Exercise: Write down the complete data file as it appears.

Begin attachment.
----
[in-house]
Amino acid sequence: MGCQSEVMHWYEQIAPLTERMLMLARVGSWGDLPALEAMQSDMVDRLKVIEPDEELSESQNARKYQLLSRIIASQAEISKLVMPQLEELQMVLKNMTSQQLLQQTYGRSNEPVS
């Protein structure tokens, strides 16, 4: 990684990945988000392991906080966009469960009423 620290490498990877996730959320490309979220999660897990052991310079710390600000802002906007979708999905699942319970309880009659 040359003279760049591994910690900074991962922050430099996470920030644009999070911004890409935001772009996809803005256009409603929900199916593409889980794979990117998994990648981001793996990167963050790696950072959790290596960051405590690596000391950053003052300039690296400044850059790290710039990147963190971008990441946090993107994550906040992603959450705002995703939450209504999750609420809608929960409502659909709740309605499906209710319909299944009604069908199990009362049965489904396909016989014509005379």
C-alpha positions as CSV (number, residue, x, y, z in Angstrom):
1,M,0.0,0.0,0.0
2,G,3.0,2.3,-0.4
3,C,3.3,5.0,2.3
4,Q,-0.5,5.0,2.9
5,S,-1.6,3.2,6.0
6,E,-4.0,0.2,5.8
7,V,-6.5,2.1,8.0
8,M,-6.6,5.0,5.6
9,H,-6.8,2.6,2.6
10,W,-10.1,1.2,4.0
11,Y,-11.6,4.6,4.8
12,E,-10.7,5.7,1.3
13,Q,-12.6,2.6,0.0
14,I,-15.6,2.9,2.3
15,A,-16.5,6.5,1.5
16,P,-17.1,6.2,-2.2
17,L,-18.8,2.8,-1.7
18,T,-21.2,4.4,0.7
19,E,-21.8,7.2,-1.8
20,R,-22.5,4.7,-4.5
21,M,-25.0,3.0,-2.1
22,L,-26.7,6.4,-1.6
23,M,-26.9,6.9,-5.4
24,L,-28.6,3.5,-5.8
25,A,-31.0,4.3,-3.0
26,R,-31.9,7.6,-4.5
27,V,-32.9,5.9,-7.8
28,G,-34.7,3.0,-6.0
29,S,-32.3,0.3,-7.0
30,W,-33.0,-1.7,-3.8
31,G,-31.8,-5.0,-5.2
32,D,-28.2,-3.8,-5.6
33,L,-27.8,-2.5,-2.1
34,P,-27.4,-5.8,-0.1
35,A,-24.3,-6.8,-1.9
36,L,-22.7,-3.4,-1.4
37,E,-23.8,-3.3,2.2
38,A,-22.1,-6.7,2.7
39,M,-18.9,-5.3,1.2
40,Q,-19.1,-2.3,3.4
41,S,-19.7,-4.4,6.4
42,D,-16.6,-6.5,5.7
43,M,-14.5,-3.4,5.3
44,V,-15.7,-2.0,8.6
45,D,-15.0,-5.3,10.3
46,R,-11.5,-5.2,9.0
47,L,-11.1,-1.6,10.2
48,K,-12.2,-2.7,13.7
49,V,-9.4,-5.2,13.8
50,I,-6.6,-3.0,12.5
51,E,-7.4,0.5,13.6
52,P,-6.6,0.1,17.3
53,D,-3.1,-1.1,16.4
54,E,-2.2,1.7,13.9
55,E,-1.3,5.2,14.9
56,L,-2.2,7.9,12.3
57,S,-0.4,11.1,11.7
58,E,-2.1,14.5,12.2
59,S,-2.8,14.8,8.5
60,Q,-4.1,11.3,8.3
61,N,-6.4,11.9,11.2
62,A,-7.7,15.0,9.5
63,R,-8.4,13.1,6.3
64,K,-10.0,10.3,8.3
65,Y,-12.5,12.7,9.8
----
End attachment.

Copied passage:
[in-house]
Amino acid sequence: MGCQSEVMHWYEQIAPLTERMLMLARVGSWGDLPALEAMQSDMVDRLKVIEPDEELSESQNARKYQLLSRIIASQAEISKLVMPQLEELQMVLKNMTSQQLLQQTYGRSNEPVS
């Protein structure tokens, strides 16, 4: 990684990945988000392991906080966009469960009423 620290490498990877996730959320490309979220999660897990052991310079710390600000802002906007979708999905699942319970309880009659 040359003279760049591994910690900074991962922050430099996470920030644009999070911004890409935001772009996809803005256009409603929900199916593409889980794979990117998994990648981001793996990167963050790696950072959790290596960051405590690596000391950053003052300039690296400044850059790290710039990147963190971008990441946090993107994550906040992603959450705002995703939450209504999750609420809608929960409502659909709740309605499906209710319909299944009604069908199990009362049965489904396909016989014509005379």
C-alpha positions as CSV (number, residue, x, y, z in Angstrom):
1,M,0.0,0.0,0.0
2,G,3.0,2.3,-0.4
3,C,3.3,5.0,2.3
4,Q,-0.5,5.0,2.9
5,S,-1.6,3.2,6.0
6,E,-4.0,0.2,5.8
7,V,-6.5,2.1,8.0
8,M,-6.6,5.0,5.6
9,H,-6.8,2.6,2.6
10,W,-10.1,1.2,4.0
11,Y,-11.6,4.6,4.8
12,E,-10.7,5.7,1.3
13,Q,-12.6,2.6,0.0
14,I,-15.6,2.9,2.3
15,A,-16.5,6.5,1.5
16,P,-17.1,6.2,-2.2
17,L,-18.8,2.8,-1.7
18,T,-21.2,4.4,0.7
19,E,-21.8,7.2,-1.8
20,R,-22.5,4.7,-4.5
21,M,-25.0,3.0,-2.1
22,L,-26.7,6.4,-1.6
23,M,-26.9,6.9,-5.4
24,L,-28.6,3.5,-5.8
25,A,-31.0,4.3,-3.0
26,R,-31.9,7.6,-4.5
27,V,-32.9,5.9,-7.8
28,G,-34.7,3.0,-6.0
29,S,-32.3,0.3,-7.0
30,W,-33.0,-1.7,-3.8
31,G,-31.8,-5.0,-5.2
32,D,-28.2,-3.8,-5.6
33,L,-27.8,-2.5,-2.1
34,P,-27.4,-5.8,-0.1
35,A,-24.3,-6.8,-1.9
36,L,-22.7,-3.4,-1.4
37,E,-23.8,-3.3,2.2
38,A,-22.1,-6.7,2.7
39,M,-18.9,-5.3,1.2
40,Q,-19.1,-2.3,3.4
41,S,-19.7,-4.4,6.4
42,D,-16.6,-6.5,5.7
43,M,-14.5,-3.4,5.3
44,V,-15.7,-2.0,8.6
45,D,-15.0,-5.3,10.3
46,R,-11.5,-5.2,9.0
47,L,-11.1,-1.6,10.2
48,K,-12.2,-2.7,13.7
49,V,-9.4,-5.2,13.8
50,I,-6.6,-3.0,12.5
51,E,-7.4,0.5,13.6
52,P,-6.6,0.1,17.3
53,D,-3.1,-1.1,16.4
54,E,-2.2,1.7,13.9
55,E,-1.3,5.2,14.9
56,L,-2.2,7.9,12.3
57,S,-0.4,11.1,11.7
58,E,-2.1,14.5,12.2
59,S,-2.8,14.8,8.5
60,Q,-4.1,11.3,8.3
61,N,-6.4,11.9,11.2
62,A,-7.7,15.0,9.5
63,R,-8.4,13.1,6.3
64,K,-10.0,10.3,8.3
65,Y,-12.5,12.7,9.8